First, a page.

A federal jury acquitted a white Louisiana state trooper charged with violating the civil rights of a Black motorist despite body-camera footage that showed the officer pummeling the man 18 times with a flashlight. The case of Jacob Brown was the first to emerge from a series of FBI investigations into troopers’ beatings of Black men during traffic stops in Louisiana. It underscored the challenges prosecutors face convicting law enforcement officials accused of using excessive force, the Associated Press reports. After a three-day trial in Monroe, jurors found Brown not guilty of depriving Aaron Bowman of his civil rights during a 2019 beating that left Bowman with a broken jaw, broken ribs and a gash to his head. Brown, 33, defended the blows to investigators as "pain compliance."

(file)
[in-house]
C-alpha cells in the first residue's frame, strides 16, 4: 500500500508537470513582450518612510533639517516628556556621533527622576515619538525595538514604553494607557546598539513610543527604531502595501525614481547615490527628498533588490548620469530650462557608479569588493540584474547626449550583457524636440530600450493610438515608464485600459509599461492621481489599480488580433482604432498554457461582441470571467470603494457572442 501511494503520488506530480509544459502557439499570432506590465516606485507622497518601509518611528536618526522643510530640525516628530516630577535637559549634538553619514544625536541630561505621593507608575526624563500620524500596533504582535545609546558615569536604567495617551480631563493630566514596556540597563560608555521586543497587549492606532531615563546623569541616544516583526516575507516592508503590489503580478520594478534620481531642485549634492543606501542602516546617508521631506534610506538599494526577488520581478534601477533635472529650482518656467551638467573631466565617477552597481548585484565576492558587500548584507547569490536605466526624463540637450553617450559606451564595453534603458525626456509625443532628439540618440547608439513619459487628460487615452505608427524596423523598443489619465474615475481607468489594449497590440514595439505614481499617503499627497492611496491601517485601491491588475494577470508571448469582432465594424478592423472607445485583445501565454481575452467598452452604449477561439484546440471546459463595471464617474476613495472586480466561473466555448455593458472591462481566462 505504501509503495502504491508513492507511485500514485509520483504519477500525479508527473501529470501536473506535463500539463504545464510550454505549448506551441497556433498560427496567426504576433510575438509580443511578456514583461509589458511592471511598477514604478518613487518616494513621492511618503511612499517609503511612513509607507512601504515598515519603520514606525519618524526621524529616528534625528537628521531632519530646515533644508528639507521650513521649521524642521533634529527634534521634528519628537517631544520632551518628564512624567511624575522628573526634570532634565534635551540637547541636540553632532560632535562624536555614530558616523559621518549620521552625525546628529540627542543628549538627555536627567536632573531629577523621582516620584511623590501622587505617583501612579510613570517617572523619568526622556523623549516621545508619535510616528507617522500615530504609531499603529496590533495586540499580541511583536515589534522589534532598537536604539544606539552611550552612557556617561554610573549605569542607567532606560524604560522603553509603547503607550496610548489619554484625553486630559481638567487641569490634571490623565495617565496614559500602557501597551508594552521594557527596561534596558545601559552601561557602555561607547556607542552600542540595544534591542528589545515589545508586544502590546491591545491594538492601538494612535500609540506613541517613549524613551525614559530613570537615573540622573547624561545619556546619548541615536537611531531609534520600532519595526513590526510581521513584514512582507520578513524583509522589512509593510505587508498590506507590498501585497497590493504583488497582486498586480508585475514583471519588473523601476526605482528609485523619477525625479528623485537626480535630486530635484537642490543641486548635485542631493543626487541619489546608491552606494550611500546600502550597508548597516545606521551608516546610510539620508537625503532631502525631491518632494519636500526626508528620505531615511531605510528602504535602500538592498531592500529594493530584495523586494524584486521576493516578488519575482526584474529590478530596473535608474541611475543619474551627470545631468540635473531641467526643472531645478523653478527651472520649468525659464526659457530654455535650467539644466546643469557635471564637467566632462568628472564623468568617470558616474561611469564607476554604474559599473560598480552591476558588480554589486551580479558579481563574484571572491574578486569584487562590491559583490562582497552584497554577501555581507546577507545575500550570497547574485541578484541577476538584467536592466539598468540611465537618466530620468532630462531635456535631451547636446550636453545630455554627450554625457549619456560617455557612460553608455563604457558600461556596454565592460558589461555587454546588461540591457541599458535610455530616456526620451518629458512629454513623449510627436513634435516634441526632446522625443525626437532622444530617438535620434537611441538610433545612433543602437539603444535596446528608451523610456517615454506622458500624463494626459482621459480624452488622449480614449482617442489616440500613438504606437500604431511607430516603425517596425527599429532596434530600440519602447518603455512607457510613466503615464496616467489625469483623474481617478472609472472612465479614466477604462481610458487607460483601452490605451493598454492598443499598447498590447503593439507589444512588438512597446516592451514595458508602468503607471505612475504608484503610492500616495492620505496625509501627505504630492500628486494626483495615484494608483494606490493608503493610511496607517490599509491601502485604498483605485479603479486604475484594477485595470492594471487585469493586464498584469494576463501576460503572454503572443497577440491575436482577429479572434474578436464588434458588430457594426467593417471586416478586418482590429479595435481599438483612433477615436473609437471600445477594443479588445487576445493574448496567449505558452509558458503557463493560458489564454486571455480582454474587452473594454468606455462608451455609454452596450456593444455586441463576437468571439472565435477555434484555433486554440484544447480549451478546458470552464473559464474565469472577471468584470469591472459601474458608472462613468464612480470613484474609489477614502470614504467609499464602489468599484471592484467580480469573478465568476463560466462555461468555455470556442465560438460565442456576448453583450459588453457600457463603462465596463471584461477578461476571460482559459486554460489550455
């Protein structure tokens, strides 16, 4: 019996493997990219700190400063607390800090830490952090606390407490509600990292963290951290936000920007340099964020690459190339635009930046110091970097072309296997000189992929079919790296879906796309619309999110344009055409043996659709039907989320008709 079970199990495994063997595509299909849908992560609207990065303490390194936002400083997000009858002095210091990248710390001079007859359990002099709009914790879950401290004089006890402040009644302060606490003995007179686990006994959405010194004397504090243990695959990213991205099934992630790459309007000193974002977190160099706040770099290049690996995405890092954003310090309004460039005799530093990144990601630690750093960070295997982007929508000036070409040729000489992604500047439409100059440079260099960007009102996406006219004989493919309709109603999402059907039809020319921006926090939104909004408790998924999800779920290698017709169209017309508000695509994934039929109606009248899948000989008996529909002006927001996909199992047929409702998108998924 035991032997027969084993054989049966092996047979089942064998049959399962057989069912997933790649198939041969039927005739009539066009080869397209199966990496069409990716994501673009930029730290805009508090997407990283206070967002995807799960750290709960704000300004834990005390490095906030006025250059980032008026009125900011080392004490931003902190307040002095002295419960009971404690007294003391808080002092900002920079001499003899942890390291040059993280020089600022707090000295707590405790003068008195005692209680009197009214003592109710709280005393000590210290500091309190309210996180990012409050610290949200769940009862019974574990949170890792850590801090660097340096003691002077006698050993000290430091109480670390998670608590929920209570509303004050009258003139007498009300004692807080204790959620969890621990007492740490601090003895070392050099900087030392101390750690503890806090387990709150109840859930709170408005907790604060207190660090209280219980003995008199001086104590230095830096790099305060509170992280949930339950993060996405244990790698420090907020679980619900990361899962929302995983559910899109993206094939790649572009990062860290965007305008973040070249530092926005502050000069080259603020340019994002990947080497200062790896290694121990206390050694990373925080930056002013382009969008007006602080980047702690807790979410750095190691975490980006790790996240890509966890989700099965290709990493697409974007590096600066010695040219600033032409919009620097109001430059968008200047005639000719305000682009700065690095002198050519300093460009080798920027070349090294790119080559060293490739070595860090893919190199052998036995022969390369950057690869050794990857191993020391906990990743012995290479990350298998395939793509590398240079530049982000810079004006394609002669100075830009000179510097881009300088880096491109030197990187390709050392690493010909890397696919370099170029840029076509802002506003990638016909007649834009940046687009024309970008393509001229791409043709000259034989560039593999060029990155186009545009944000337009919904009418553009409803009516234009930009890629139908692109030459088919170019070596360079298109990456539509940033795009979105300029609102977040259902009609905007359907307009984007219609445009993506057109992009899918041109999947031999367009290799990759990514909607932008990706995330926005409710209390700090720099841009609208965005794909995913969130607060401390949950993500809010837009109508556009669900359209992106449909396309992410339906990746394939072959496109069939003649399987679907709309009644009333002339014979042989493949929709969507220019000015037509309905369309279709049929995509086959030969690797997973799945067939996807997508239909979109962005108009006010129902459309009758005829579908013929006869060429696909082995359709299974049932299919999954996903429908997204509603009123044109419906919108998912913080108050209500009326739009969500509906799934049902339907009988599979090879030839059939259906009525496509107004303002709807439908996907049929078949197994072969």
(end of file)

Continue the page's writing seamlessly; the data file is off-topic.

Brown’s defense attorney, Scott Wolleson, said, “The men and women of the jury recognized the risks law enforcement officers like Jacob Brown face on our behalf every day.” Bowman’s attorney, Ron Haley, said the acquittal “shows it’s incredibly hard to prove a civil rights violation in federal court.” He added that the attack had “fundamentally changed” Bowman’s life. “He was low-hanging fruit for Jacob Brown,” Haley said. The acquittal comes as federal prosecutors are scrutinizing other Louisiana troopers caught on body-camera video punching, stunning and dragging another Black motorist, Ronald Greene, before he died in their custody on a rural roadside. That federal probe is also examining whether police brass obstructed justice to protect the troopers who beat Greene after a high-speed chase. Body-camera footage of both the Bowman and Greene beatings, which took place less than three weeks and 20 miles apart, remained under wraps before the AP obtained and published the videos in 2021.